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Trying to raise critically conscious children in the age of digital technology and information battles? It’s actually possible.

Know what they’re looking at and talk to them.

by Kweli Zukeri
Brielle Brookins
drawing of children holding hands

When deeply rooted injustices and their responses, such as police violence against Black people and subsequent BLM protests, rise to the top of the public’s attention, our children ask all the right questions. Unfortunately, oftentimes teachers lack background to support an adequate answer. Same with parents.

The emergence of the current era, characterized by digital technology that increasingly utilizes biased AI algorithms, as well as misinformation and battles over competing societal narratives in school curricula, presents a unique challenge: How do I raise children empowered to navigate these complex webs?

While there is no simple answer, one vital part of it is to nourish development of their critical consciousness (CC).

Brielle Brookins
Brielle Brookins

CC, as originally conceived of by educational scholar Paulo Freire, is a metacognitive skill and a liberating process of developing a deeper understanding of self and the world. Research suggests that there are three aspects: awareness of and an ability to analyze socio-political contexts, sense of agency, and acting to challenge oppressive systems.

Research also suggests that CC can promote positive youth outcomes, such as strong decision-making skills, academic achievement, and career attainment, while simultaneously preventing negative outcomes such as social and health disparities, risky behavior in teens, and violence. Without CC, individuals may find themselves less able to navigate the world and to sense and identify environmental “traps.”

To strengthen youth’s CC, they must engage in analytic discussion of current events and societal phenomena, the underlying historical context, and related oppression impacting them and their community. CC also emerges by exploring one’s ethnic/cultural identity via learning more about their group’s history of achievement and contributions, and resistance to oppression.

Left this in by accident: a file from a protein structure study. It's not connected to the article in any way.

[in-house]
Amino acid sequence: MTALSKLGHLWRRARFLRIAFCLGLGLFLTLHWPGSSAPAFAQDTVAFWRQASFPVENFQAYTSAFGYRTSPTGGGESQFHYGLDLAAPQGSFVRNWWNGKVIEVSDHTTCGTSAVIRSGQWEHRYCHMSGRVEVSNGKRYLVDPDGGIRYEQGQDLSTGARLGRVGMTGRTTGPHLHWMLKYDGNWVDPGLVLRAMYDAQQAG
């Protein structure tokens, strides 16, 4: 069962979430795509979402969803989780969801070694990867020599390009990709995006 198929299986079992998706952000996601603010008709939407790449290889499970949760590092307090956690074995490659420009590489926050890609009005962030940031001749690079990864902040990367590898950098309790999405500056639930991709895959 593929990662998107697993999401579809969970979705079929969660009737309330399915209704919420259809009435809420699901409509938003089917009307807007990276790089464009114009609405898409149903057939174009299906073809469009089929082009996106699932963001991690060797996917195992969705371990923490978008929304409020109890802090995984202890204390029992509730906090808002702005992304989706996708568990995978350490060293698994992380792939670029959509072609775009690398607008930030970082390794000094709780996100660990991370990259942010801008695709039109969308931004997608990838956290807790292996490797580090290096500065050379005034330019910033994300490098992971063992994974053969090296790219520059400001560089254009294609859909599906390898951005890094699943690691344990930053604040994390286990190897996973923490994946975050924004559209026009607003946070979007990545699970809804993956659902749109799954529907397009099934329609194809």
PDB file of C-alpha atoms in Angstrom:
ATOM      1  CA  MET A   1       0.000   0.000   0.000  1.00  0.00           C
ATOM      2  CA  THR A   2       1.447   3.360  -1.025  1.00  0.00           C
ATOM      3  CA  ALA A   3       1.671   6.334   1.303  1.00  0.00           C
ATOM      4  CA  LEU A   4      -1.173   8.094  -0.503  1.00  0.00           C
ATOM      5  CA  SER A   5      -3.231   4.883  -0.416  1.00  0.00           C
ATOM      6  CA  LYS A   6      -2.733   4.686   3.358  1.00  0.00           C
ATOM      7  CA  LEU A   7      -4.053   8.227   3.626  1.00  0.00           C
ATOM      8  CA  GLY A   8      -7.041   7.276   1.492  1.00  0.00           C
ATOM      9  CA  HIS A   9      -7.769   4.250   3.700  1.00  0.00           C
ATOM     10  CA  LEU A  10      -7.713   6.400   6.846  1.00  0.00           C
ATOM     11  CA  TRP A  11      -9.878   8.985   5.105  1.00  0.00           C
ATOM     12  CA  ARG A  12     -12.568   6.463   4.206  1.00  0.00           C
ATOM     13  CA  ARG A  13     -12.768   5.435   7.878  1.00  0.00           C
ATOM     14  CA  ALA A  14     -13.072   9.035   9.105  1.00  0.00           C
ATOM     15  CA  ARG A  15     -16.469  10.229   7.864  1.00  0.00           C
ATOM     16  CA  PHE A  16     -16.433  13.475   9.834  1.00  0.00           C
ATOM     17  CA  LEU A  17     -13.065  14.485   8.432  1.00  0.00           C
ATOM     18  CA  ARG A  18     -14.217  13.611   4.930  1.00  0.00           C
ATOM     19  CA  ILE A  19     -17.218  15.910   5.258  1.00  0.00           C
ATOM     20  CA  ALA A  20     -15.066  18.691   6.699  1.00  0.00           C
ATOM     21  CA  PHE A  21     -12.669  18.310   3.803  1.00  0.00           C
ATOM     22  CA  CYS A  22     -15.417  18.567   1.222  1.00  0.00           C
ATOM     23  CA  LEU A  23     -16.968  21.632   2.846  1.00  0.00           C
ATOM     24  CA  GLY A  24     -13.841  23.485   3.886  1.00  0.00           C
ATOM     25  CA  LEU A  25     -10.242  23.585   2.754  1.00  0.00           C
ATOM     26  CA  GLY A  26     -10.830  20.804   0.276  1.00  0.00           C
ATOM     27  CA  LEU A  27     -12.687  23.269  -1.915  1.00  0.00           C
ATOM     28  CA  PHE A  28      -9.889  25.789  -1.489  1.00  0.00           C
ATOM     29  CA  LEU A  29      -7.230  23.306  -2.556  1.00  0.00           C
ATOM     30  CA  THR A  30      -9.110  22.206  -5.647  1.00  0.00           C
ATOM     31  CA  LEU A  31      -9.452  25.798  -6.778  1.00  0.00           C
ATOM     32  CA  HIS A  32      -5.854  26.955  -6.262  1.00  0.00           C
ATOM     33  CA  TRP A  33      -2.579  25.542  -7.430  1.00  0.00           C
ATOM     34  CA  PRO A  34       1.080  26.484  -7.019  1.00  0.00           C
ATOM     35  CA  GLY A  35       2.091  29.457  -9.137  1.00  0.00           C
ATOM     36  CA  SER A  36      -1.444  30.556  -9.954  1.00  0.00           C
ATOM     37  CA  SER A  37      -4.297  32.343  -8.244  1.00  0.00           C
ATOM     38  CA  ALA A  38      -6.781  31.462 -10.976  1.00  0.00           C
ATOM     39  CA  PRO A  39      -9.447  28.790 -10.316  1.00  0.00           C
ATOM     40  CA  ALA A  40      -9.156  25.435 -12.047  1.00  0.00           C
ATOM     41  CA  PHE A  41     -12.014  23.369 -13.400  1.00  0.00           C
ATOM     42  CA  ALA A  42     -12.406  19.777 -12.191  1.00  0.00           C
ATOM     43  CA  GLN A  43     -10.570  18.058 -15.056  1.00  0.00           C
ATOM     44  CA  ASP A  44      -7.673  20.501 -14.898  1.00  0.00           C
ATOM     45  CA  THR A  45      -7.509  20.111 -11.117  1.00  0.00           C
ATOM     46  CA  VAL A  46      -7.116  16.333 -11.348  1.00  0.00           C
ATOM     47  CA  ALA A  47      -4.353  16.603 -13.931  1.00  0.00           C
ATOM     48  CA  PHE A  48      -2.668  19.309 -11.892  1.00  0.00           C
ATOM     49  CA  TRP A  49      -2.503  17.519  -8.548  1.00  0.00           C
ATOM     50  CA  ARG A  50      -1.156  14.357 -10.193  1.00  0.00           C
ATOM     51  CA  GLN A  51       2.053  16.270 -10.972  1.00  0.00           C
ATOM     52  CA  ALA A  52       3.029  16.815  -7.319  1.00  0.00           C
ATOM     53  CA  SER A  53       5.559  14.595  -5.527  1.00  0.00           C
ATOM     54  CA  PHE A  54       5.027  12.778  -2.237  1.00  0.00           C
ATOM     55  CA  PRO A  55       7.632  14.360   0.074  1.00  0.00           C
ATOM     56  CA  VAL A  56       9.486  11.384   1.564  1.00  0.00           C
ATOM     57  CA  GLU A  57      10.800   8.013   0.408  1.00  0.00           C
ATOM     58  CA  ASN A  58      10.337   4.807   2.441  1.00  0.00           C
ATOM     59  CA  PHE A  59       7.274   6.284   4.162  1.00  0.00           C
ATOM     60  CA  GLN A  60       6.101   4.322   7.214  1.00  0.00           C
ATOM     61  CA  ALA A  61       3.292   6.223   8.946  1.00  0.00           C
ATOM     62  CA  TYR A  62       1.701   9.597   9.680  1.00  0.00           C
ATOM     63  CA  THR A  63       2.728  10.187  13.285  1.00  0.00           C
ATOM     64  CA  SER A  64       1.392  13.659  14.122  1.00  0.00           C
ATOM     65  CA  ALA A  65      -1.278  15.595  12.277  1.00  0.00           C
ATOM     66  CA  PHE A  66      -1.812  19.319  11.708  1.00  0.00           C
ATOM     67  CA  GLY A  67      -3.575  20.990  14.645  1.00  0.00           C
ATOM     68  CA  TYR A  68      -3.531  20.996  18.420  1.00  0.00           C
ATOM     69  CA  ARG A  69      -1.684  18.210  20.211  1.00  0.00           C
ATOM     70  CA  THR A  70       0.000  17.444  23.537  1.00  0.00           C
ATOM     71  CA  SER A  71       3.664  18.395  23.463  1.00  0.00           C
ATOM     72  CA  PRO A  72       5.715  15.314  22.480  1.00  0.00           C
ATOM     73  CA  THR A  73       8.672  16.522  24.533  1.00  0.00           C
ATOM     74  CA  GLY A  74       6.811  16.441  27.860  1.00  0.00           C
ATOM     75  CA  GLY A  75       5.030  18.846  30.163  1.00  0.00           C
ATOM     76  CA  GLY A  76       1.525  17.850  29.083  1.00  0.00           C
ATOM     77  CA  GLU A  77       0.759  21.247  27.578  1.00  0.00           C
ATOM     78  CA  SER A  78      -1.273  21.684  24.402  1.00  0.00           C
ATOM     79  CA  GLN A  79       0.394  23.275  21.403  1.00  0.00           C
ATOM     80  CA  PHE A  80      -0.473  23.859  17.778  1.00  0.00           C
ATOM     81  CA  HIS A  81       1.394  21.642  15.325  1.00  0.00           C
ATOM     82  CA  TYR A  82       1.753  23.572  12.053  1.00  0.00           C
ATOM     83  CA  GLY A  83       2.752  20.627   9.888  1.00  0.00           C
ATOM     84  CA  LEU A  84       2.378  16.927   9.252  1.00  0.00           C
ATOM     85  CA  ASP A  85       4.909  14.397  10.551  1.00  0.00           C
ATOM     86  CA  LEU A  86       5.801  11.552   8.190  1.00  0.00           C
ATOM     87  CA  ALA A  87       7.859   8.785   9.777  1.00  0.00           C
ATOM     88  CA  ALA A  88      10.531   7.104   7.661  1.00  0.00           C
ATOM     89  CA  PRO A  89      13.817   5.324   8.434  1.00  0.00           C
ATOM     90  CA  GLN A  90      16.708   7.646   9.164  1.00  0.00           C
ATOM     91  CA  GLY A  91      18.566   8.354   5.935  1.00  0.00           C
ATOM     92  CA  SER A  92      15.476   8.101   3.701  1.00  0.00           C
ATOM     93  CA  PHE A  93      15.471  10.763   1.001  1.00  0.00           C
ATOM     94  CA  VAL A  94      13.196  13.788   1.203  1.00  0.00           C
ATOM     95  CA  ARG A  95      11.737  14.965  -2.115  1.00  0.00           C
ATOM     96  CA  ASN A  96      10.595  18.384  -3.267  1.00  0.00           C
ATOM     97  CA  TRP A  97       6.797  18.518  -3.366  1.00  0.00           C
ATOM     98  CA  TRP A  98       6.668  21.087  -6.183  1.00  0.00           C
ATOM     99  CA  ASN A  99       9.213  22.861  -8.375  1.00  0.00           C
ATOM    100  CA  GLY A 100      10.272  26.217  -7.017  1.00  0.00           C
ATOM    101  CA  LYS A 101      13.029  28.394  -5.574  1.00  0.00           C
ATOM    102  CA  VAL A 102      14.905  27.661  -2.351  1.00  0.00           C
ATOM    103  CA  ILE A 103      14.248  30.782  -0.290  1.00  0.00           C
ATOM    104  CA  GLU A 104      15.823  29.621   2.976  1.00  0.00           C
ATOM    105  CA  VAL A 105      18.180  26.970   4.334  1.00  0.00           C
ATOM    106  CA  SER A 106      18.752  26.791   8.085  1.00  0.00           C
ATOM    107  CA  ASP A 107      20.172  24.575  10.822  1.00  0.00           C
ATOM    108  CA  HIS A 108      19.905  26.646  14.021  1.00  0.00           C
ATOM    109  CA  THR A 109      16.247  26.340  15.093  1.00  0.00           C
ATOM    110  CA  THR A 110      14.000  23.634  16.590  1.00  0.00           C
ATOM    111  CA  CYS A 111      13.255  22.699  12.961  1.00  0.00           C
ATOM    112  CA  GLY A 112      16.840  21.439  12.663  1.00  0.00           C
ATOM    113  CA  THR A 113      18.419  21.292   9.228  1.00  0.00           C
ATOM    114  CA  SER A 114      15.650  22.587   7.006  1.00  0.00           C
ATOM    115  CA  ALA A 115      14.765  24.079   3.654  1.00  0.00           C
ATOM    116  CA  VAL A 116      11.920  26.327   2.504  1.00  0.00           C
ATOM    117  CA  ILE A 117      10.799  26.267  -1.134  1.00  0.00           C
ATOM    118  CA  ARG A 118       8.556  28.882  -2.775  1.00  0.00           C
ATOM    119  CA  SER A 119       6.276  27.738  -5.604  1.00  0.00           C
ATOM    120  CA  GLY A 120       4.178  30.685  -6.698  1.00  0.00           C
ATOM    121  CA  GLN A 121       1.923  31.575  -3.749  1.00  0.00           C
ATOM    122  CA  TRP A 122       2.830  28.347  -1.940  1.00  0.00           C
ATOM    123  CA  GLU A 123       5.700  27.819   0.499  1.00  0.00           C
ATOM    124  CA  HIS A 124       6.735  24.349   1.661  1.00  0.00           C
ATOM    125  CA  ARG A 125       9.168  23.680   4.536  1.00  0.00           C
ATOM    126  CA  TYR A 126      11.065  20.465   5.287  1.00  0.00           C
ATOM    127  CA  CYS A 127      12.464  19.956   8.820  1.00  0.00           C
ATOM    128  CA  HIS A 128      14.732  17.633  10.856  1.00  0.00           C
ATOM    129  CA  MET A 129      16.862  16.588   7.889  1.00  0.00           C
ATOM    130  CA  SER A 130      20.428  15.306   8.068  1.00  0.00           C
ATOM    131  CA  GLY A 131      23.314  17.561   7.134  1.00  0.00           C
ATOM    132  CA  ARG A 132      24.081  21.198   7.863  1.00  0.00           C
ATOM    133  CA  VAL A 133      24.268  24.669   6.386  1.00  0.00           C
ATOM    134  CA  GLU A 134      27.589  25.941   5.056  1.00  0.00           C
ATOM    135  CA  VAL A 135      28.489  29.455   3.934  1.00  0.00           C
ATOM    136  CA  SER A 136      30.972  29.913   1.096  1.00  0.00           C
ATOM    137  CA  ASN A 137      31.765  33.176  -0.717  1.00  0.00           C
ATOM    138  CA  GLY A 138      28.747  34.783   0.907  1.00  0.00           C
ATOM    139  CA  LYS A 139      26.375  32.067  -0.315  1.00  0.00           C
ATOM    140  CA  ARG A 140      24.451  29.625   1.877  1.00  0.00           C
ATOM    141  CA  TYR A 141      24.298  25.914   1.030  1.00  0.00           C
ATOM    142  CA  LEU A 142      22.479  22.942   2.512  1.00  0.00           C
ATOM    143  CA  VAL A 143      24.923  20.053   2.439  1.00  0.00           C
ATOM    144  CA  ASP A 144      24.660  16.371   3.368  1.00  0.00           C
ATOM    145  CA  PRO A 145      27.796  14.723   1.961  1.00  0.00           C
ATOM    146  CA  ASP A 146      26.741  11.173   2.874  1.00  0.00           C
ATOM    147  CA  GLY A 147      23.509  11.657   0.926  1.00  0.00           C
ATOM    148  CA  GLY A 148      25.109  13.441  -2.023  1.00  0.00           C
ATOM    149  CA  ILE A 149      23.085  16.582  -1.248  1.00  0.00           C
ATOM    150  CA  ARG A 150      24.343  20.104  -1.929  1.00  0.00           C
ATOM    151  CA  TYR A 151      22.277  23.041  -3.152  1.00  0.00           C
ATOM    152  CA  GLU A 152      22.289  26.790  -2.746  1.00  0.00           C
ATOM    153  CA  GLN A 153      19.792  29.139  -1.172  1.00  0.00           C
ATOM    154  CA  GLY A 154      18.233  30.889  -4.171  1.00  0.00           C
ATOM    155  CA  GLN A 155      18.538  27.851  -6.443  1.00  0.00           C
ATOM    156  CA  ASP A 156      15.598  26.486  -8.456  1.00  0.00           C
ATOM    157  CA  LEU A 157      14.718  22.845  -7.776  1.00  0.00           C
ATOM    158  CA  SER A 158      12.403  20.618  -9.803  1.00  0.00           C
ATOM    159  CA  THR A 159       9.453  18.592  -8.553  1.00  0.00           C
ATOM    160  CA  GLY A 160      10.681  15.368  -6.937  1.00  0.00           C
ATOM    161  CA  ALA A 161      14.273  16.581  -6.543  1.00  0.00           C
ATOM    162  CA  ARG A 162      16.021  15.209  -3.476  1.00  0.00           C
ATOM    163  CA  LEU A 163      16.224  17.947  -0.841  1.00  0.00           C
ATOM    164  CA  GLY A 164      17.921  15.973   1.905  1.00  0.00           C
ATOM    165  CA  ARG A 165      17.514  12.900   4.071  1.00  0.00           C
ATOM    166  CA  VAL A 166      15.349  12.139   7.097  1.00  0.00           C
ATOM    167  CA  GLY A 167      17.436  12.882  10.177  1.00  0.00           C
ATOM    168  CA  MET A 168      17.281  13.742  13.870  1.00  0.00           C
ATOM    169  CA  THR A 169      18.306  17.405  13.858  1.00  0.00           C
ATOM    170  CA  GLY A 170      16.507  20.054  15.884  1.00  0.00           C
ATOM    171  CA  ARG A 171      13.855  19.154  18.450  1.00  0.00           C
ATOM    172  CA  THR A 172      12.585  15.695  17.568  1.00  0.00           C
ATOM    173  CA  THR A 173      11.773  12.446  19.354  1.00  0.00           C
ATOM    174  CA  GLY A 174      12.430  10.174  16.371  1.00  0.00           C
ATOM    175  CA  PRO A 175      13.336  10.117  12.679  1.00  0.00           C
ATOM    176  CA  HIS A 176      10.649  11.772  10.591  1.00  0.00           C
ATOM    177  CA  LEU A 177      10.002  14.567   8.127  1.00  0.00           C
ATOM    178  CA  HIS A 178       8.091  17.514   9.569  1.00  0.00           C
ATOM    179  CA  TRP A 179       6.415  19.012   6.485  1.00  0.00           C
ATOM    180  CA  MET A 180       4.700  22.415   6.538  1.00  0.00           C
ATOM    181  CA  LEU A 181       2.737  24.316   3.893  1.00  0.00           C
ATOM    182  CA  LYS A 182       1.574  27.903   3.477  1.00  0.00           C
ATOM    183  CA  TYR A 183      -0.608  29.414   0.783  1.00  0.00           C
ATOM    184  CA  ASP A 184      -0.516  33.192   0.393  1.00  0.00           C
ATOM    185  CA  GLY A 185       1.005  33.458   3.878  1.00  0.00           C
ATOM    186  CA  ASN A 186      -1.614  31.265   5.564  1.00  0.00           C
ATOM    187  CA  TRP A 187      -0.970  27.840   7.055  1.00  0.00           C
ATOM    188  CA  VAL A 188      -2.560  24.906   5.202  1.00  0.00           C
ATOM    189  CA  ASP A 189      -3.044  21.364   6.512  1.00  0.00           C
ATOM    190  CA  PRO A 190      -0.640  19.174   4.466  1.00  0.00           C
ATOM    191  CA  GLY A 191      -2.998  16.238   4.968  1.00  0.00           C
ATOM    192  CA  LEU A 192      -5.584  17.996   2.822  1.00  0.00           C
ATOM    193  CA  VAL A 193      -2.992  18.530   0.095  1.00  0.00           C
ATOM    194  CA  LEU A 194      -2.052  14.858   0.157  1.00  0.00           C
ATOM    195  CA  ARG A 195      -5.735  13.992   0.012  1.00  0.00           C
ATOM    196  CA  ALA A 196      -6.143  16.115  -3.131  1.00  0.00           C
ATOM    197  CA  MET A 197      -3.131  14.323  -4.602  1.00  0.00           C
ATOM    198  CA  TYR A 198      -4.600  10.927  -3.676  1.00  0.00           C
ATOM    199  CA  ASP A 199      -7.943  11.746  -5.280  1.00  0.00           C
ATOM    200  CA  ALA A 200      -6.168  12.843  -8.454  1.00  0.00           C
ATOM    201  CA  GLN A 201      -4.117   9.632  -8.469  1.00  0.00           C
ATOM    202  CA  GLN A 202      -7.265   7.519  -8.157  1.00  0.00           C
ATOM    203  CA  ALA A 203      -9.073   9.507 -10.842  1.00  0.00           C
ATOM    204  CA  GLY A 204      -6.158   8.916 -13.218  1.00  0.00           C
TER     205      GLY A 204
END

Kweli Zukeri
Kweli Zukeri

The U.S. education system by-and-large fails to help youth gain CC, so parents must do so. Here are some suggestions.

  1. Know the platforms and accounts your child uses and the type of content they consume. The web is vast and social media algorithms curate experiences to maximize fixation and engagement. We know this deeply impacts child identity and development. You can also introduce your child to creators and accounts whose content aligns with your family’s values and interests.
  2. Discuss difficult current events and issues, especially those impacting aspects of their identity. For example, the virality of George Floyd’s brutal police murder led to CC emergence for many youth. Be ready to do this whenever your child’s interest is piqued, i.e. plan to have 30 unexpected one-minute chats, as opposed to one 30-minute discussion.
  3. Encourage independent research and critical analysis of any given information, especially when from digital sources. Oftentimes, this may require you to learn more about the issue’s underlying history. Spend time researching with your child and practice critically discerning the perspectives and interpretations presented within each source.
  4. Foster self-efficacy by encouraging a “do something” attitude. Youth who gain a critical perspective should also be encouraged to own their power to change and improve the conditions of their life and community via advocacy, community organizing, and social entrepreneurship.

Boost the impact of any of these by including family members and peers in the process!

Teaching your children how to dismantle the dogma, propaganda, and detrimental narratives from entities that are uninvested in their well-being can help instill a strong foundation for practicing critical consciousness, enabling them to navigate a more liberated, intentional, and self-directed life.

Kweli Zukeri is the director of UX and web strategy in the Office of University Communications. Brielle Brookins is manager of curriculum strategy, engagement, and implementation in D.C. Public Schools and an adjunct professor in Howard’s Department of Psychology. Together, they co-host “The Lib Lab” podcast, which examines optimizing child development.




This story appears in the Winter 2024 issue.
Article ID: 1826

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